If you have read Paulo Coelho, you must be aware of the fact that his books are packed with spiritual wisdom. One may or may not agree with his views, but they are sure to leave a mark in your heart and soul. You would not help but reflect on his words for a long time. Same goes for another one of his International Bestseller, The Valkyries – An Encounter with Angels. He has wrapped fiction with the real events of his life in this book but this wrapping is so discrete that I could not separate the two. I might have to write to the author to know what’s real and what’s not.
Paulo has been talking to his angel for a long time, which is not a surprising fact considering he has been learning magic as well. But there is a thing that has been bothering him for a while now. He hasn’t been able to see his angel. Now, it has become his ultimate desire to see his angel face to face. When Paulo visited his master, J., he suggested him to meet Gene. His master did not mention anything in a straightforward manner, yet Paulo knew that it is important to fulfill the task that J. has assigned to him. So, he starts his journey with his wife, Chris, to see Gene. The ultimate goal, however, for Paulo is to see his angel.
The plot is intriguing, but that’s nothing compared to the intellectual and spiritual conversations that are in abundance throughout the book. As a reader, I was curious to know whether Paulo would get to see his angel and whether the description of his angel would be believable (at least as close to being believable as possible, since none of us, I presume, have seen our angels). But more than that, I wanted to participate in the characters’ philosophical conversations. I wanted to pick up as many pearls of wisdom as possible.
The characters are defined beautifully and there is no disconnect. Chris’ frustration with her husband’s sudden quests for one thing or another helped me in connecting with her. She believes in her husband but can sense the flame is slowly dying and that bothers us. She supports him but everybody has a threshold. It seems Paulo has pushed her to that level.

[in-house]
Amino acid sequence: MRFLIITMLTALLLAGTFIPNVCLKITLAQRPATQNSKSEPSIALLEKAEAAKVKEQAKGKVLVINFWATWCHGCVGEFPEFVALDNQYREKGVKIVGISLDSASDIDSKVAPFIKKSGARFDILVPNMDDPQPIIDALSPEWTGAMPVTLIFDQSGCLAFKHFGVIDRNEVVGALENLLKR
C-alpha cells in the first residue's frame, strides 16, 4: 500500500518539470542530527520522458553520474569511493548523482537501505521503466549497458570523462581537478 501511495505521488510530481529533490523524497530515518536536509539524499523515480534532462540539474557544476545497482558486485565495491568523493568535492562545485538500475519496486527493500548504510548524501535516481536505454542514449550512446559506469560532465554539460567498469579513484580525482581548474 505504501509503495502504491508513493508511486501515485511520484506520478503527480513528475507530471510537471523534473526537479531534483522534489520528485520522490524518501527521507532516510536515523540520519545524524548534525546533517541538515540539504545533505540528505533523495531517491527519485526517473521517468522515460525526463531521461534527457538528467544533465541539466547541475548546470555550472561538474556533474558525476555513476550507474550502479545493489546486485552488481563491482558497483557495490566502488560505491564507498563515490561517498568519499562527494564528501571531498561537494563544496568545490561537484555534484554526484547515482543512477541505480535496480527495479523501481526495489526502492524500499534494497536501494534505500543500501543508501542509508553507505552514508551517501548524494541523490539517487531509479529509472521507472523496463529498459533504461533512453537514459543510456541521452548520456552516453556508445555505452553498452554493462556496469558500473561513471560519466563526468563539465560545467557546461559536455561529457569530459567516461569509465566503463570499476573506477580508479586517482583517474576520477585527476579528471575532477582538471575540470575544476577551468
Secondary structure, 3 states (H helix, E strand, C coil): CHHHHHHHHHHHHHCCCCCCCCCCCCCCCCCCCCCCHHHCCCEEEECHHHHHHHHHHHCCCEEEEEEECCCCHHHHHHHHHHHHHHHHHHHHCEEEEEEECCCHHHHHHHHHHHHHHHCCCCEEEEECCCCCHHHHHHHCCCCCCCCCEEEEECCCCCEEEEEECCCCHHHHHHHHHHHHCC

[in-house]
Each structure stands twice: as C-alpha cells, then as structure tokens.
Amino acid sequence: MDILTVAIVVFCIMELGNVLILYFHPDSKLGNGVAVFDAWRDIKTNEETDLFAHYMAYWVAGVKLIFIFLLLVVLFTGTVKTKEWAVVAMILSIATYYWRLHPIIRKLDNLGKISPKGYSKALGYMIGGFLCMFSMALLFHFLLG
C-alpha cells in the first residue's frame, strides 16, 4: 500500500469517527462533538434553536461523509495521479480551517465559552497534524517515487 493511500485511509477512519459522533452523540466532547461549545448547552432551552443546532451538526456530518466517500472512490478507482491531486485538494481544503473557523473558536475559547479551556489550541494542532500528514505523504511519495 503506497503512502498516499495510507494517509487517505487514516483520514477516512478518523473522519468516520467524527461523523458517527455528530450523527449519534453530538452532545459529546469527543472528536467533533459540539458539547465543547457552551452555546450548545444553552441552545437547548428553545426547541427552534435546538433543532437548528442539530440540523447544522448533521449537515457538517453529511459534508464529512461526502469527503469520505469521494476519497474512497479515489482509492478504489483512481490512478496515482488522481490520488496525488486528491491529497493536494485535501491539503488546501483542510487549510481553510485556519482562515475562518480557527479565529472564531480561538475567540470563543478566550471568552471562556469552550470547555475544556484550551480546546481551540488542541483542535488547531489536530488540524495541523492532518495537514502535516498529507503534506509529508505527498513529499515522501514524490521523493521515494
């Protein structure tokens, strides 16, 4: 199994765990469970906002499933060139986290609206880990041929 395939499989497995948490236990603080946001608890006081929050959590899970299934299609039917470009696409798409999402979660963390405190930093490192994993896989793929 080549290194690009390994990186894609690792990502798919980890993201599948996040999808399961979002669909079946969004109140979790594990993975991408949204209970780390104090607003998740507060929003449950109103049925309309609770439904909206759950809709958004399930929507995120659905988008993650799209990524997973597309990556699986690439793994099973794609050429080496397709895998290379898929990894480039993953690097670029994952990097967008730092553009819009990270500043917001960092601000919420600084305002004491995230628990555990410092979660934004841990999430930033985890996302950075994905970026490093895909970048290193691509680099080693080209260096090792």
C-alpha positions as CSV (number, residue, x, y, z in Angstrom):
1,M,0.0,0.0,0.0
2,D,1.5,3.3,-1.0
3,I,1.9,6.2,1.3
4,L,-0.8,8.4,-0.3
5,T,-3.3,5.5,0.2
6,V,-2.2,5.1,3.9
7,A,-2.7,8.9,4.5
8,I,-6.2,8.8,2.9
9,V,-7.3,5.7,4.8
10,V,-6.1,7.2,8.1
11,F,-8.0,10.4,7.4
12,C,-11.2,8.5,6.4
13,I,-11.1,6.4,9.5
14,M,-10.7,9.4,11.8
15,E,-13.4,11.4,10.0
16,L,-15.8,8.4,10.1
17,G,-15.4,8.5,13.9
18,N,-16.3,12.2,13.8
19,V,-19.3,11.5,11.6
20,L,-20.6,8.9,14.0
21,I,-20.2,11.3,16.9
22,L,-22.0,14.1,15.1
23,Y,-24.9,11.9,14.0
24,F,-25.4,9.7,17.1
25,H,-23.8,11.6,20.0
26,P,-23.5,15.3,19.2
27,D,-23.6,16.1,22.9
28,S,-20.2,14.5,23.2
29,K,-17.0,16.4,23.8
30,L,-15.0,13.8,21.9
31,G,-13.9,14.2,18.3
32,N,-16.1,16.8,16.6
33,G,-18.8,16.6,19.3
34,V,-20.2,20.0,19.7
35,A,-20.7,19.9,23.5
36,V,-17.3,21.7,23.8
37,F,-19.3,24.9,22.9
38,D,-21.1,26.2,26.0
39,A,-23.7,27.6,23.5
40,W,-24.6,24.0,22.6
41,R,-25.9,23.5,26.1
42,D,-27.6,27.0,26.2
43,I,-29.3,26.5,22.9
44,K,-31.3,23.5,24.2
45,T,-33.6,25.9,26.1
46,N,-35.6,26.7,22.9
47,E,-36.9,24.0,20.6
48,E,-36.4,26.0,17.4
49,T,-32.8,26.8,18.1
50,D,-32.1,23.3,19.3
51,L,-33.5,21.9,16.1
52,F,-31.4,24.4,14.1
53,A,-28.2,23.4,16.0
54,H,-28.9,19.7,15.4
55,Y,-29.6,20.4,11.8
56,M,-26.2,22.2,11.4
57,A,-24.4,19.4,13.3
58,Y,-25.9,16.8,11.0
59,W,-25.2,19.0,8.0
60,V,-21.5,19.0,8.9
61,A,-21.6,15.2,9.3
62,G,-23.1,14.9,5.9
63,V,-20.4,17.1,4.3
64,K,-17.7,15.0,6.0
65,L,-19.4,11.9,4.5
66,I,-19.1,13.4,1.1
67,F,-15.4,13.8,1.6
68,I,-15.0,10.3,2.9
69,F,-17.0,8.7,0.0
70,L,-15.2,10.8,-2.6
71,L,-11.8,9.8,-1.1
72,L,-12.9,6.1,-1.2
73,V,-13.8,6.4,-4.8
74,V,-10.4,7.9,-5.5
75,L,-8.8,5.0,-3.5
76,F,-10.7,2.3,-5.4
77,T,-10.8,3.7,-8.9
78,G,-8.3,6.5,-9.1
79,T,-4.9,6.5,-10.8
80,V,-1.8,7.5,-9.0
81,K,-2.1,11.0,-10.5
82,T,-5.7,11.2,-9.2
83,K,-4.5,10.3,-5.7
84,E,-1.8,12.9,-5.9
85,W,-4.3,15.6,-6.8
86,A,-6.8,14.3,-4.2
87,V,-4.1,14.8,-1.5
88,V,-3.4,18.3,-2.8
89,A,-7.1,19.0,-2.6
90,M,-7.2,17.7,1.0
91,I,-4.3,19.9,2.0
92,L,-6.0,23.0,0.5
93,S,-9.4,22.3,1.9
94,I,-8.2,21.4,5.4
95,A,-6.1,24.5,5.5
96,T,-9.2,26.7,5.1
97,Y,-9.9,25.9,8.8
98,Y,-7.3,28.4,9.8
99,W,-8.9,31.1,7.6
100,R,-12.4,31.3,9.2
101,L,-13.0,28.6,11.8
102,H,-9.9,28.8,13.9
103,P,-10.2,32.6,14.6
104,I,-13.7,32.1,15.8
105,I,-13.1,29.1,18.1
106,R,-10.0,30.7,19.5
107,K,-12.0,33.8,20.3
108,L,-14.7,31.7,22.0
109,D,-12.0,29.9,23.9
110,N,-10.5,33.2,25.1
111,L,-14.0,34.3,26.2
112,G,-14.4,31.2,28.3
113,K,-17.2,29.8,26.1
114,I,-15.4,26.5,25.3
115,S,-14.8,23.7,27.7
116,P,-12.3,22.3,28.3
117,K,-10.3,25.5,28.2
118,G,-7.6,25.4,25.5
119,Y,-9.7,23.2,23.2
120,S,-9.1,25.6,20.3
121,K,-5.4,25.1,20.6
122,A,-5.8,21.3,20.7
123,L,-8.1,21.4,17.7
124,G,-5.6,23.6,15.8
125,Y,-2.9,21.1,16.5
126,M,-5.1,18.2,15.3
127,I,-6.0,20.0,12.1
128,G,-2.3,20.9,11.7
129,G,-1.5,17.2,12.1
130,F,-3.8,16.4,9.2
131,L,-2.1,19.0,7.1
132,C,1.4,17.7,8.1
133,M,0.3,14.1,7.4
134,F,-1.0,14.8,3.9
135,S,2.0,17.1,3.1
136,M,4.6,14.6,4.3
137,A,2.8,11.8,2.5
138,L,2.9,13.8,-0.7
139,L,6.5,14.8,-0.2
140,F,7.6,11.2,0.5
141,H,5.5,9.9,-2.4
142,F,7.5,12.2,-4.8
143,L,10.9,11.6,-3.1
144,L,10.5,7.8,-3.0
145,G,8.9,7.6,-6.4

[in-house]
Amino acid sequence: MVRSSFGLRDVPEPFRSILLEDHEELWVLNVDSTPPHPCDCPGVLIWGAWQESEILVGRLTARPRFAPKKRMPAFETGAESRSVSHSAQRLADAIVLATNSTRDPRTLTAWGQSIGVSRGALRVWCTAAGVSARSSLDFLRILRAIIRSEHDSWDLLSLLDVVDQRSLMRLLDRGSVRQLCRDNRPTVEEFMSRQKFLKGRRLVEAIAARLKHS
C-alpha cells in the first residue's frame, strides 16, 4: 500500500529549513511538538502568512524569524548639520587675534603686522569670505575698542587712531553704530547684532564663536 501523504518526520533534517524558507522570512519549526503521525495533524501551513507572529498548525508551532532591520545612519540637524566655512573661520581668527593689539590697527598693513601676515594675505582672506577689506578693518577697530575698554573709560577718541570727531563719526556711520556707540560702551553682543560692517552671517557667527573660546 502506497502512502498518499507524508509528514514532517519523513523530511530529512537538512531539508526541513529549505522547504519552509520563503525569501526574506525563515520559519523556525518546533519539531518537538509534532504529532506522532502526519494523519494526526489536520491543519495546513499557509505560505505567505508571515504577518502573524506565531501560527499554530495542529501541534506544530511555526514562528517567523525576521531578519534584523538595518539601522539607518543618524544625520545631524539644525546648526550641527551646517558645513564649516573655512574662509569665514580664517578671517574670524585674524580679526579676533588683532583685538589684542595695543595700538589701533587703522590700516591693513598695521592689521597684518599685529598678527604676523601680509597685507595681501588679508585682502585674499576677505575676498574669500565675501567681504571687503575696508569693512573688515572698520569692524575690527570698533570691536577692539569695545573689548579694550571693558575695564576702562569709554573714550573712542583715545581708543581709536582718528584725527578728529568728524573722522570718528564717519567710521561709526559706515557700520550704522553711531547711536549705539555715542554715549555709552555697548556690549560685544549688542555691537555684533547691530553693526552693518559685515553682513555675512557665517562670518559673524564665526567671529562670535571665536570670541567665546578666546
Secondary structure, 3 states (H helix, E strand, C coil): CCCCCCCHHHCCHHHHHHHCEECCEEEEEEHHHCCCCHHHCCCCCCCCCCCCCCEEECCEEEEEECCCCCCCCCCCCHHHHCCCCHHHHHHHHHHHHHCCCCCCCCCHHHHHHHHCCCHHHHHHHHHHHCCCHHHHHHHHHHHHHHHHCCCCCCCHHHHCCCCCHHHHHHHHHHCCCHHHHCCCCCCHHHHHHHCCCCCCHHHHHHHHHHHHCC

When I was reading Veronika Decides to Die, the plot was more captivating than this one; however, both the books managed to enlighten me in one way or the other. With Veronika Decides to Die, I realized the value of the one life that we have been offered; whereas, with The Valkyries, I started believing in Angels and the importance of love.
Although the concept of angels seemed far-fetched to me before reading this book, I did not find any difficulty in connecting to the plot. The Valkyries’ rituals, however, broke that believability of my worldly brain. I tried really hard but could not comprehend their ritual. Probably, that became too hypothetical for me.
Other than that, I have no complaint with the book. Paulo Coelho has done what he does the best: enlighten the readers and push them to look beyond the materialistic boundaries. He opens our eyes to the spiritual world that surrounds us, which we are too blind to witness or even feel.